Leaving the Algarve

After many weeks and at least two attempts to leave, only to return we finally dragged ourselves away from Mikki’s Place to Stay. This quirky Algarve campsite had been an unplanned but welcome refuge during the worrying and turbulent times of the second wave of the Covid-19 crisis. We definitely count ourselves amongst the lucky ones especially with the time we had on our hands when reading the devastating human cost around the world. In our tiny bubble it took us a while to realise our well researched and mapped out touring plan had ended and to accept the need to stay put and make the best of where we were, was our new normal.

Someone once said “Happiness is the art of making a bouquet of the flowers within reach”, spending 80+ nights at Mikki’s wasn’t always a bunch of roses but on the whole I’m sure we will look back upon the time there with mainly fond memories.

Negatives – smoking inside the bar & restaurant, having to put the toilet paper in a bin (always a joy), night-time dogs barking, people not wearing masks and still unbelievably…. Covid deniers!

Positives – friendships we made with fellow motorhomers, the big blue skies, mainly sunny weather, daily walking with a friendly group, trips out to see long, beautiful beaches and rocky coastline, availability of Heinz baked beans…

Our first Christmas in relative warmth and sun was a strange affair. Like many many others who weren’t able to be with their families because of Covod-19. We made the best of it with some cheap Chinese lights to brighten up the van and joined friends to share a joint Christmas meal.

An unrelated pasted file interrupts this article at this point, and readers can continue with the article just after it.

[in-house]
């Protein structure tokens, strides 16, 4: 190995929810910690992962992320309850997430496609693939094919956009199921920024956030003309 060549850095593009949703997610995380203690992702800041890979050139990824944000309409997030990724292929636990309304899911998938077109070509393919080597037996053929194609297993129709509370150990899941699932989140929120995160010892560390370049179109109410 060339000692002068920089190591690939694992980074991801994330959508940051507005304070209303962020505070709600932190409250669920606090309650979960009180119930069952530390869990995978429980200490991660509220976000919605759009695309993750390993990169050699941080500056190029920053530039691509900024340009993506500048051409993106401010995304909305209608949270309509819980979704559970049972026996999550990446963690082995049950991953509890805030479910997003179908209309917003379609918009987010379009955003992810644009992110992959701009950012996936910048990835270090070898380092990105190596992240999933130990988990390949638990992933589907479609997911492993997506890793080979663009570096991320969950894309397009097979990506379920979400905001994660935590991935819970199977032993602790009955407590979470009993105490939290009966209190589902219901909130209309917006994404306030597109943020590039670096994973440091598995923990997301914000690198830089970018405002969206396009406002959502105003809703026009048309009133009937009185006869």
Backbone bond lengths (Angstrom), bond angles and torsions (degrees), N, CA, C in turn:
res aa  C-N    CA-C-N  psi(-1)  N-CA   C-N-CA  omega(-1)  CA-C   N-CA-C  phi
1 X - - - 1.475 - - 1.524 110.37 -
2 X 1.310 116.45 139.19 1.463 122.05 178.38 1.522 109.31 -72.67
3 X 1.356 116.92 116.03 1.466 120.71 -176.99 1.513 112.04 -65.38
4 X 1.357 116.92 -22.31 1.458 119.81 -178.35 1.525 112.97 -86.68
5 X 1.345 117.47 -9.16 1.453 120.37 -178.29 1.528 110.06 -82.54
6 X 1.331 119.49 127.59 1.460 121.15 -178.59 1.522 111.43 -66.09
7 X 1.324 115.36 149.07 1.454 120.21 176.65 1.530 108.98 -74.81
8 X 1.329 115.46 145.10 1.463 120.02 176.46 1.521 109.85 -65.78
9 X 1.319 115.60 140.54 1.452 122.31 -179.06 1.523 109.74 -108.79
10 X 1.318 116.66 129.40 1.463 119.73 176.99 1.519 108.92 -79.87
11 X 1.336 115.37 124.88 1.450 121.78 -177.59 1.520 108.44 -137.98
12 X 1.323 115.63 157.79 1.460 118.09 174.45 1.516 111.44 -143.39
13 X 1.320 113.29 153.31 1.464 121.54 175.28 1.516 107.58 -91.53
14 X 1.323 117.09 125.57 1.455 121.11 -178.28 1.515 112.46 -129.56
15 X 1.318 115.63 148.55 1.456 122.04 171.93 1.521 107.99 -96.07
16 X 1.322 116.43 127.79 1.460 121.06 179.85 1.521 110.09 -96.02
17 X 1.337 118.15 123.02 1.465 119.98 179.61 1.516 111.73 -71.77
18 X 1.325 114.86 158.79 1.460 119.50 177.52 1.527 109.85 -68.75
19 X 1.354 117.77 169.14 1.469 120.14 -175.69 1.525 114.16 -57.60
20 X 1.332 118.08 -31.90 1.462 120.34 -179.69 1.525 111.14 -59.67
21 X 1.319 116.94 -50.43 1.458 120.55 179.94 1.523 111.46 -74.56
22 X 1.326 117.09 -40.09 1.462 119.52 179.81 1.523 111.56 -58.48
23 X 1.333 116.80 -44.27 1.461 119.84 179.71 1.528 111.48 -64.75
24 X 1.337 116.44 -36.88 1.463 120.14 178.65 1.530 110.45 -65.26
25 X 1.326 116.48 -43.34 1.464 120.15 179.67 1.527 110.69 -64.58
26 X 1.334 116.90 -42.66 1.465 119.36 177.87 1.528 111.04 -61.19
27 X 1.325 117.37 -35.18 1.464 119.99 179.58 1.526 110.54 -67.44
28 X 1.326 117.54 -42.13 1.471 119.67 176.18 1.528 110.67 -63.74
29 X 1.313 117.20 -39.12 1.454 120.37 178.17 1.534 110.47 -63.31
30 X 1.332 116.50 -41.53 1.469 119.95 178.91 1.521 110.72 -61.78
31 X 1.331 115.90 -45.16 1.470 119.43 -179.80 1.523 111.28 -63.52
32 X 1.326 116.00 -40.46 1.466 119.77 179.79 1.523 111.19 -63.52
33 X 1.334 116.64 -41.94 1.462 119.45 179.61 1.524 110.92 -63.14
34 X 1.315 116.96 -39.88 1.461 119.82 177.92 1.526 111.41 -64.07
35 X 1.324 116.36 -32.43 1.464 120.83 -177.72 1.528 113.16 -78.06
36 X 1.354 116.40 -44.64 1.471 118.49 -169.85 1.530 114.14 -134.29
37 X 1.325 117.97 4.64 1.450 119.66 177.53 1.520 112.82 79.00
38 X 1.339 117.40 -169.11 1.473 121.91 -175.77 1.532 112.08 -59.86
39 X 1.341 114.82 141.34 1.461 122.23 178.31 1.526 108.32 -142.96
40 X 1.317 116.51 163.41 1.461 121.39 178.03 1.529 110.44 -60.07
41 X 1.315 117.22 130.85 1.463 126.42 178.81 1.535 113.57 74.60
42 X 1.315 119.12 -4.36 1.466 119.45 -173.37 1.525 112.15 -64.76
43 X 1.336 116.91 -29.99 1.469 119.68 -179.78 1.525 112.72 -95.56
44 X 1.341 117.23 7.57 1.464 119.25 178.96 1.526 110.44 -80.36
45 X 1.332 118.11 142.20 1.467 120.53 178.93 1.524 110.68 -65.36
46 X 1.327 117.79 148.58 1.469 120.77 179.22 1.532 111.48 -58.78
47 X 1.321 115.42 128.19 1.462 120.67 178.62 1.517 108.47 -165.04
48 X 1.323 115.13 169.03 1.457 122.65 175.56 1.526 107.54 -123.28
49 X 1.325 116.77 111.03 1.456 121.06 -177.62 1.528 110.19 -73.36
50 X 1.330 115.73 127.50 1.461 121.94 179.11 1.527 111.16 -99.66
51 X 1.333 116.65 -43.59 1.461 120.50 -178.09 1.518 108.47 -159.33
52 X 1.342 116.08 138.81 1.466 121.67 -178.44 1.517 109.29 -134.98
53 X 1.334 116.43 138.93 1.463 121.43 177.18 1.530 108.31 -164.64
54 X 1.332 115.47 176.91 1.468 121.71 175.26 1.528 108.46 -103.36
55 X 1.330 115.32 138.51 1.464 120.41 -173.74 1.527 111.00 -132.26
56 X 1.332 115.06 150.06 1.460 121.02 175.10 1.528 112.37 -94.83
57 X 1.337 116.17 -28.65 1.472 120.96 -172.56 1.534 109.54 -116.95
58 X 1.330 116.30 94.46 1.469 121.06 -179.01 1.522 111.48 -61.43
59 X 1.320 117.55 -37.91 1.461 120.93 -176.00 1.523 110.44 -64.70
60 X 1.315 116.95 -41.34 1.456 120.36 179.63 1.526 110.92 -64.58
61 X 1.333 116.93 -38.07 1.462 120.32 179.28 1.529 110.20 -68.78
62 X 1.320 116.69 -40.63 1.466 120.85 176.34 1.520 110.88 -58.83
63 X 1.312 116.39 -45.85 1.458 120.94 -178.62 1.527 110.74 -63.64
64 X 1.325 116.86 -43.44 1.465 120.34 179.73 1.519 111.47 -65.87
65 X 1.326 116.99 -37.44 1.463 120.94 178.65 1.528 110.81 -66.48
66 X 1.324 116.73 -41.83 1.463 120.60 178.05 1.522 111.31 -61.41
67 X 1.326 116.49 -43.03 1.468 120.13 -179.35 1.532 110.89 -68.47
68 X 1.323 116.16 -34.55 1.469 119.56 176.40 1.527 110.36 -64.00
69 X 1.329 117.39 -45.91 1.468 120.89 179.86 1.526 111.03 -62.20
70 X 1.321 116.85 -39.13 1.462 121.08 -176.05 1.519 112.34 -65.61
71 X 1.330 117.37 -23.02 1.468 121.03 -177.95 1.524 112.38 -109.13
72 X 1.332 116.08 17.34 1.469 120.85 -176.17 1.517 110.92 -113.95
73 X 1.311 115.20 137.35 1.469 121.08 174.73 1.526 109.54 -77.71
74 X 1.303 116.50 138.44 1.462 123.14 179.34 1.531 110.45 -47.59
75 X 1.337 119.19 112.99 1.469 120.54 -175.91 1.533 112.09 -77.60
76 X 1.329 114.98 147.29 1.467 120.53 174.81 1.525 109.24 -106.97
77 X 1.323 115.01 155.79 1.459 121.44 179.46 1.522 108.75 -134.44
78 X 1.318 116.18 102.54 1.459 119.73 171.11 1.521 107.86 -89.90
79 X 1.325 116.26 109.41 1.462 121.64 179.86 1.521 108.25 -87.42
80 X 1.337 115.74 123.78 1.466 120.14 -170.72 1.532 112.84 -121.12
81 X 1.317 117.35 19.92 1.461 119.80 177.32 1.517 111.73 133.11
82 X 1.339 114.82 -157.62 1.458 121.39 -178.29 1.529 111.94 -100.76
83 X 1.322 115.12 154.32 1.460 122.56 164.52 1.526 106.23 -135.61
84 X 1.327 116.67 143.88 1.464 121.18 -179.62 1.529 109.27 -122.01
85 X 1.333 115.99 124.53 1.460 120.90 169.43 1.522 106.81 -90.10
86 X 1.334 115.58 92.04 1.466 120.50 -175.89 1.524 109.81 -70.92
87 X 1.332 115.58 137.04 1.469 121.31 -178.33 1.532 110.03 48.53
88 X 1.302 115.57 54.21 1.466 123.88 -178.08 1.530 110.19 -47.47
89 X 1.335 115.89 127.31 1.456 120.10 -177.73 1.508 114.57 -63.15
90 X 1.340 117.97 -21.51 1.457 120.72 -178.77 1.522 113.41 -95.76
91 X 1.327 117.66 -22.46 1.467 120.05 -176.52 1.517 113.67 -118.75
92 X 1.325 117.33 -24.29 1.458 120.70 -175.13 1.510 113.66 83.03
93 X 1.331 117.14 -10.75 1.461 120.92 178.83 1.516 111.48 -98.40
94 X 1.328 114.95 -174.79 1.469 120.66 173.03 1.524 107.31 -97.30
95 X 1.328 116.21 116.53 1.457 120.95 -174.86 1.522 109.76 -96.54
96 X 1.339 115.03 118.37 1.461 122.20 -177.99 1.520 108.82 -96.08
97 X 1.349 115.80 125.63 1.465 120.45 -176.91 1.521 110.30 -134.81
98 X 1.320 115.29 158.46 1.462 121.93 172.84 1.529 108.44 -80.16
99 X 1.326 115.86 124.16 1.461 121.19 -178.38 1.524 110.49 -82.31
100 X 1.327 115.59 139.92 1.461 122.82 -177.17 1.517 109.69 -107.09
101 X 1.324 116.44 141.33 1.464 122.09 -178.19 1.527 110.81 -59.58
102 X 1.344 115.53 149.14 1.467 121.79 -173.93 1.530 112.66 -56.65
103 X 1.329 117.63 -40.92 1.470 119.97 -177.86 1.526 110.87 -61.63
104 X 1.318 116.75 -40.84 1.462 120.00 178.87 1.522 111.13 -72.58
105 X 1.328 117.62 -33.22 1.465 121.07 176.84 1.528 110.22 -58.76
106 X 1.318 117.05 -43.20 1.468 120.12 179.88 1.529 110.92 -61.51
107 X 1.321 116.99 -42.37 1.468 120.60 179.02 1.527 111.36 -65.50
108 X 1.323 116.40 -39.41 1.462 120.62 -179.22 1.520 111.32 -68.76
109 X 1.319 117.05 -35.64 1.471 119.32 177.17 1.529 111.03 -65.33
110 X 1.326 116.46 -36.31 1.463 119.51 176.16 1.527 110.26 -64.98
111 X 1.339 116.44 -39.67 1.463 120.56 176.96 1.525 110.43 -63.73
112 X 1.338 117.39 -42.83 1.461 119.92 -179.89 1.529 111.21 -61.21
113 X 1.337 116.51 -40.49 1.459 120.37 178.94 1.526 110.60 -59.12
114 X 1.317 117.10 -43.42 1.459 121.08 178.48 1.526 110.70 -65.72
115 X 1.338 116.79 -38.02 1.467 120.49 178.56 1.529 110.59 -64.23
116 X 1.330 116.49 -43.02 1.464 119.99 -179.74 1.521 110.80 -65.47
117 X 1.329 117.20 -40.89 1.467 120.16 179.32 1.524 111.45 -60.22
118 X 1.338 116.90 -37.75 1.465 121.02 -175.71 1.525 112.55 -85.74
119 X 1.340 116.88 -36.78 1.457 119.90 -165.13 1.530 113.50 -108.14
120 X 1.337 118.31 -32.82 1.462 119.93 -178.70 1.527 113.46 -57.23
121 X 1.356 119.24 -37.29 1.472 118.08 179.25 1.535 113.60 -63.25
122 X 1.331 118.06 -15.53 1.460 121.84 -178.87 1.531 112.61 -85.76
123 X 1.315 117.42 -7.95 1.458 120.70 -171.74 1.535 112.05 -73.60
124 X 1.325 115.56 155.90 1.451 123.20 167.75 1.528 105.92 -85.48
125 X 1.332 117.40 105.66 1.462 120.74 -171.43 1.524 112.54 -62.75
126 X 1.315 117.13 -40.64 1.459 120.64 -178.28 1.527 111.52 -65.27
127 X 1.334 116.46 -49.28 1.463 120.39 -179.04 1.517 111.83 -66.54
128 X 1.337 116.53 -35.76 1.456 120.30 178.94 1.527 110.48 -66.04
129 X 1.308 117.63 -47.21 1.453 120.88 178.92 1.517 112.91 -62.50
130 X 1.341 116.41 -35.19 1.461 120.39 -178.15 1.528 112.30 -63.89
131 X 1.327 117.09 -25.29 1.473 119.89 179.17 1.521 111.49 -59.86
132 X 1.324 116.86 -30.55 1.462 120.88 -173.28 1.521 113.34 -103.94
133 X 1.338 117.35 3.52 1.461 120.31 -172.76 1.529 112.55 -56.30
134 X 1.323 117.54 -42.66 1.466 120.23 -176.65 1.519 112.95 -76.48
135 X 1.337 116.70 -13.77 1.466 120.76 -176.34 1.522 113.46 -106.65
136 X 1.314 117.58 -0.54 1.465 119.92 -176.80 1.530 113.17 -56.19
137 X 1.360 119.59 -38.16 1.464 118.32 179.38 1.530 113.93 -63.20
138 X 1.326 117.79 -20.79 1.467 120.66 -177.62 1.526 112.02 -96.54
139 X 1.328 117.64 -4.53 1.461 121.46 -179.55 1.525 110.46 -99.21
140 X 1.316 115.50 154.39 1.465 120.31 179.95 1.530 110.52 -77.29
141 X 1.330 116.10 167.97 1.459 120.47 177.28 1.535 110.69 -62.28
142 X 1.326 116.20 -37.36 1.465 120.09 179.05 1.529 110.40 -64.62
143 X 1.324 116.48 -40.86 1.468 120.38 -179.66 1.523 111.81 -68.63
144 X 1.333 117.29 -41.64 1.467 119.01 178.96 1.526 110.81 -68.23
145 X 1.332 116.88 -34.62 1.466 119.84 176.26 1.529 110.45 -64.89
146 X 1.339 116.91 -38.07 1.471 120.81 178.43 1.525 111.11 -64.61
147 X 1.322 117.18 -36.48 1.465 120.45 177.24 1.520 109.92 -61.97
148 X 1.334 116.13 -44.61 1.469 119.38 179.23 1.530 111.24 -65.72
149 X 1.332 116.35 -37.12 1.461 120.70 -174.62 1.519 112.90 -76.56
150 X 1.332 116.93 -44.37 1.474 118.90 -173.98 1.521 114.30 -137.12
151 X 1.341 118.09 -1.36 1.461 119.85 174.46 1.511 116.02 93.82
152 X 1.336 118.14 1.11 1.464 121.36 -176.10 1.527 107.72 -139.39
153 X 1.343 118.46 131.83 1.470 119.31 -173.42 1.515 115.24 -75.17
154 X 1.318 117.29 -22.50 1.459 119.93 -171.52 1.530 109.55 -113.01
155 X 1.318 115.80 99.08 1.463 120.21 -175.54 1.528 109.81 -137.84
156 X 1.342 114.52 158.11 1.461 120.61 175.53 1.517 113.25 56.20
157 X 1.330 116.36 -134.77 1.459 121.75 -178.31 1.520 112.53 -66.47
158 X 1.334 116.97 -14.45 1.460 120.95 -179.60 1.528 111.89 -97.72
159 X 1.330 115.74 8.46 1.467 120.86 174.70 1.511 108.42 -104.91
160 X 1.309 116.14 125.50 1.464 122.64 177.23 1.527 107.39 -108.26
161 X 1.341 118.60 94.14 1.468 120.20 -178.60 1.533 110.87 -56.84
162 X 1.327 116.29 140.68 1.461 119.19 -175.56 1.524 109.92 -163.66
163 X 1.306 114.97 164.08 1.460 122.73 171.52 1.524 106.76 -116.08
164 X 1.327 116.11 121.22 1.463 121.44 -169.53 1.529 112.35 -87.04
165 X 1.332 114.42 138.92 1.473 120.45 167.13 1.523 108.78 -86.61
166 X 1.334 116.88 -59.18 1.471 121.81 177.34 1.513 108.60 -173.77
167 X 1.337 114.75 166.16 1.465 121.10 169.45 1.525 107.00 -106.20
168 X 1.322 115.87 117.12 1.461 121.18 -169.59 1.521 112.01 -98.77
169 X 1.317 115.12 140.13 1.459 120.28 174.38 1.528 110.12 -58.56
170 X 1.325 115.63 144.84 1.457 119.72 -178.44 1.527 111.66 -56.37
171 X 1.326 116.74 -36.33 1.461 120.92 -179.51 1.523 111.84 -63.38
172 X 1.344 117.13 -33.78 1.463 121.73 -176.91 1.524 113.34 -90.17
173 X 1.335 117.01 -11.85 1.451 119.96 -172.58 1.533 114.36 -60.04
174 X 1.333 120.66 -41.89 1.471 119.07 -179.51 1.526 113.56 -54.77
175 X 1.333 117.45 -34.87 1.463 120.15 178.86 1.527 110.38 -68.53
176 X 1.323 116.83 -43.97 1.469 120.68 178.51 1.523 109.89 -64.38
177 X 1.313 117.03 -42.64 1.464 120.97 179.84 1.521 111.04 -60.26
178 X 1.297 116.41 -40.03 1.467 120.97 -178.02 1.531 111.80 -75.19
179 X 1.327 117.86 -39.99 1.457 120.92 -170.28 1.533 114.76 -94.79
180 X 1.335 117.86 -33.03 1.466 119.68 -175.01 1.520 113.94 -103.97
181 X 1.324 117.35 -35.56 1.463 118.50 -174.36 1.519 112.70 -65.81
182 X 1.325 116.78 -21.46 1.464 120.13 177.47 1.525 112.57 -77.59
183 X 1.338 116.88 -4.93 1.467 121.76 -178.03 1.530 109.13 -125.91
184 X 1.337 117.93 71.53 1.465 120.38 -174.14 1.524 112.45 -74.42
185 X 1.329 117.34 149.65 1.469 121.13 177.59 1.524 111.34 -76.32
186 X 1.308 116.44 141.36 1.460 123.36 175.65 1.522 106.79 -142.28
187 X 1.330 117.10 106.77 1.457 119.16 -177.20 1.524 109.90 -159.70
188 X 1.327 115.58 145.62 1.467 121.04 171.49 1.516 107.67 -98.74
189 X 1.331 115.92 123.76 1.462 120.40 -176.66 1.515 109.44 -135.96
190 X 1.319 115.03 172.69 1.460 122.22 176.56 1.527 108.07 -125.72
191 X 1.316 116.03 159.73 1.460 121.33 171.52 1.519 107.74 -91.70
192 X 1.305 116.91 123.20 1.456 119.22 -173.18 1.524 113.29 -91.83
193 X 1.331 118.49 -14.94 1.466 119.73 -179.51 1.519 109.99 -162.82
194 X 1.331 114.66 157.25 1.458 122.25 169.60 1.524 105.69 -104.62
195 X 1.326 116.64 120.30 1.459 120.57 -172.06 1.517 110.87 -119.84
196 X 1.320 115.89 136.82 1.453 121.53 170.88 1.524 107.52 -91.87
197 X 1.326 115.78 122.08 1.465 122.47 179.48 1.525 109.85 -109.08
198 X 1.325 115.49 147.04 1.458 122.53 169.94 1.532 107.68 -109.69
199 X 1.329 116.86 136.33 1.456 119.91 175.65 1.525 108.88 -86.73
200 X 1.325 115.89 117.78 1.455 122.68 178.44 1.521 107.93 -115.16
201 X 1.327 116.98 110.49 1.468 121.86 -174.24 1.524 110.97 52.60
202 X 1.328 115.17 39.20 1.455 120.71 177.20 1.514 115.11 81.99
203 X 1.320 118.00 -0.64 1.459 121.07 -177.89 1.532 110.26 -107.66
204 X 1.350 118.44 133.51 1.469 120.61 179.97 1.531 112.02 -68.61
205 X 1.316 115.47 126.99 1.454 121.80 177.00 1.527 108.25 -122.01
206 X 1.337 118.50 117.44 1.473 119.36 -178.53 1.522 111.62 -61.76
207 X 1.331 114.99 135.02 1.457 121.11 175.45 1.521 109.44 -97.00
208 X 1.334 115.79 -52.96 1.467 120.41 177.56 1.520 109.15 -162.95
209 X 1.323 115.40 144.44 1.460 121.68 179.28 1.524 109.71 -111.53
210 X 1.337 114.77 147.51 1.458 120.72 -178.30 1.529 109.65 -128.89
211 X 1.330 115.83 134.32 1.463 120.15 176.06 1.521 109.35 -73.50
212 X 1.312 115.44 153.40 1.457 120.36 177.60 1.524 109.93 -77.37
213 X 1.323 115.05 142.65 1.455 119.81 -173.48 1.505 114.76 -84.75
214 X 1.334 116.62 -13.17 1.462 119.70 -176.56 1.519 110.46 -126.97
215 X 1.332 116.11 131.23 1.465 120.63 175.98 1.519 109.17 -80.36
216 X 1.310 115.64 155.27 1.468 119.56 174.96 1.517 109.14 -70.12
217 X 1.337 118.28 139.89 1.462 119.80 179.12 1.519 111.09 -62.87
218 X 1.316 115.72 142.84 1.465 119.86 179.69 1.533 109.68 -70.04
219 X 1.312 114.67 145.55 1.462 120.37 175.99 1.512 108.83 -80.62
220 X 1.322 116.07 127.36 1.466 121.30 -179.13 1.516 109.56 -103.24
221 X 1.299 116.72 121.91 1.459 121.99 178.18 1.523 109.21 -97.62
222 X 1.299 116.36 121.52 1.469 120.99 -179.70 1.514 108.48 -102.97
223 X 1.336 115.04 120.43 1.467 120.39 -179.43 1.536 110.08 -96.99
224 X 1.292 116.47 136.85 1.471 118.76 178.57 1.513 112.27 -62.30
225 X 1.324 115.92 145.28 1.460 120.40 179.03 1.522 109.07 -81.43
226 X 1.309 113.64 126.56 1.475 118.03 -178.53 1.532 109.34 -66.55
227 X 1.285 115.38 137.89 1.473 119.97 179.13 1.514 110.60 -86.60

Our shared Xmas lunch with 5 couples all contributing part of the lunch turned out great. Helped along with a bit of alcohol, the food was followed by an absolutely hilarious time watching the contortions on everyone face as they tried to slide an after-eight mint from their forehead into their mouths. Side splitingly priceless memories.

We saw some pretty unusual sight during our various cycling expeditions around the the hills away from the beach action. This collection was part of a strange roadside menagerie randomly assembled by the roadside, a few kms inland from Praia-de-Luz.

The weather wasn’t always sun and blue skies. Wash day sometimes brought it’s challenges as in: –

Aliens Stole My Underpants
To understand the ways
of alien beings is hard,
And I’ve never worked it out
Why they landed in my backyard.